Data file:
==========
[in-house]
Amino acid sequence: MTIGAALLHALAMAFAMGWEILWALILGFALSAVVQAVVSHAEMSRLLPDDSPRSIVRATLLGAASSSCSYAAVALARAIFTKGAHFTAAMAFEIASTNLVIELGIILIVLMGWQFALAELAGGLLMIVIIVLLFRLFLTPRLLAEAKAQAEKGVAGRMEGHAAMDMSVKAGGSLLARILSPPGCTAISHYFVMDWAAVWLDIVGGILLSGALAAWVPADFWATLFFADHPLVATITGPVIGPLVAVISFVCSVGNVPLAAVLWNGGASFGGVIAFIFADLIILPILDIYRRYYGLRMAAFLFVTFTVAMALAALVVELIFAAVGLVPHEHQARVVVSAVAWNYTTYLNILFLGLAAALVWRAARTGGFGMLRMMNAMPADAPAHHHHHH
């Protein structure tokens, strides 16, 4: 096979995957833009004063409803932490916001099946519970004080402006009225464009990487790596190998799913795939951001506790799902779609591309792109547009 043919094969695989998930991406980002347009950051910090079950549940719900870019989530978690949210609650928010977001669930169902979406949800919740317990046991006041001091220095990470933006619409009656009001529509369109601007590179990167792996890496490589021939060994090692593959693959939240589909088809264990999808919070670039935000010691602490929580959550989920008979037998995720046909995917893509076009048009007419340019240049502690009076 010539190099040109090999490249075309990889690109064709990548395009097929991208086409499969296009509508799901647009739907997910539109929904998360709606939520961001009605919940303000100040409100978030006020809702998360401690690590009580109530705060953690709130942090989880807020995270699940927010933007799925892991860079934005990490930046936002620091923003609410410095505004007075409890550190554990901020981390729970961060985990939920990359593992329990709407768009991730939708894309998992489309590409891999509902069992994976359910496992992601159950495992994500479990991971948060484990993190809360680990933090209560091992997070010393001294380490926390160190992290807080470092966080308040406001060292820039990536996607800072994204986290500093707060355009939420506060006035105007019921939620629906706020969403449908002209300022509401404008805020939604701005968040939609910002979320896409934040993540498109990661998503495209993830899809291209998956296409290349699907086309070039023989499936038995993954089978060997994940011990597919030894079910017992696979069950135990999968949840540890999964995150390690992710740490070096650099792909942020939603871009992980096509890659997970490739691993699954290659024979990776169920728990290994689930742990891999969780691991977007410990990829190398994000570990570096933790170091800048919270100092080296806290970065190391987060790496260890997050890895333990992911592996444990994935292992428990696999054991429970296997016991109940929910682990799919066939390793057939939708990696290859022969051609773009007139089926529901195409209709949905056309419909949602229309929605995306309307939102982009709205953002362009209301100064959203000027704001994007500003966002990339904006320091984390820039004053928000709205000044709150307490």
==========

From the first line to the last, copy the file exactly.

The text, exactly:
[in-house]
Amino acid sequence: MTIGAALLHALAMAFAMGWEILWALILGFALSAVVQAVVSHAEMSRLLPDDSPRSIVRATLLGAASSSCSYAAVALARAIFTKGAHFTAAMAFEIASTNLVIELGIILIVLMGWQFALAELAGGLLMIVIIVLLFRLFLTPRLLAEAKAQAEKGVAGRMEGHAAMDMSVKAGGSLLARILSPPGCTAISHYFVMDWAAVWLDIVGGILLSGALAAWVPADFWATLFFADHPLVATITGPVIGPLVAVISFVCSVGNVPLAAVLWNGGASFGGVIAFIFADLIILPILDIYRRYYGLRMAAFLFVTFTVAMALAALVVELIFAAVGLVPHEHQARVVVSAVAWNYTTYLNILFLGLAAALVWRAARTGGFGMLRMMNAMPADAPAHHHHHH
């Protein structure tokens, strides 16, 4: 096979995957833009004063409803932490916001099946519970004080402006009225464009990487790596190998799913795939951001506790799902779609591309792109547009 043919094969695989998930991406980002347009950051910090079950549940719900870019989530978690949210609650928010977001669930169902979406949800919740317990046991006041001091220095990470933006619409009656009001529509369109601007590179990167792996890496490589021939060994090692593959693959939240589909088809264990999808919070670039935000010691602490929580959550989920008979037998995720046909995917893509076009048009007419340019240049502690009076 010539190099040109090999490249075309990889690109064709990548395009097929991208086409499969296009509508799901647009739907997910539109929904998360709606939520961001009605919940303000100040409100978030006020809702998360401690690590009580109530705060953690709130942090989880807020995270699940927010933007799925892991860079934005990490930046936002620091923003609410410095505004007075409890550190554990901020981390729970961060985990939920990359593992329990709407768009991730939708894309998992489309590409891999509902069992994976359910496992992601159950495992994500479990991971948060484990993190809360680990933090209560091992997070010393001294380490926390160190992290807080470092966080308040406001060292820039990536996607800072994204986290500093707060355009939420506060006035105007019921939620629906706020969403449908002209300022509401404008805020939604701005968040939609910002979320896409934040993540498109990661998503495209993830899809291209998956296409290349699907086309070039023989499936038995993954089978060997994940011990597919030894079910017992696979069950135990999968949840540890999964995150390690992710740490070096650099792909942020939603871009992980096509890659997970490739691993699954290659024979990776169920728990290994689930742990891999969780691991977007410990990829190398994000570990570096933790170091800048919270100092080296806290970065190391987060790496260890997050890895333990992911592996444990994935292992428990696999054991429970296997016991109940929910682990799919066939390793057939939708990696290859022969051609773009007139089926529901195409209709949905056309419909949602229309929605995306309307939102982009709205953002362009209301100064959203000027704001994007500003966002990339904006320091984390820039004053928000709205000044709150307490």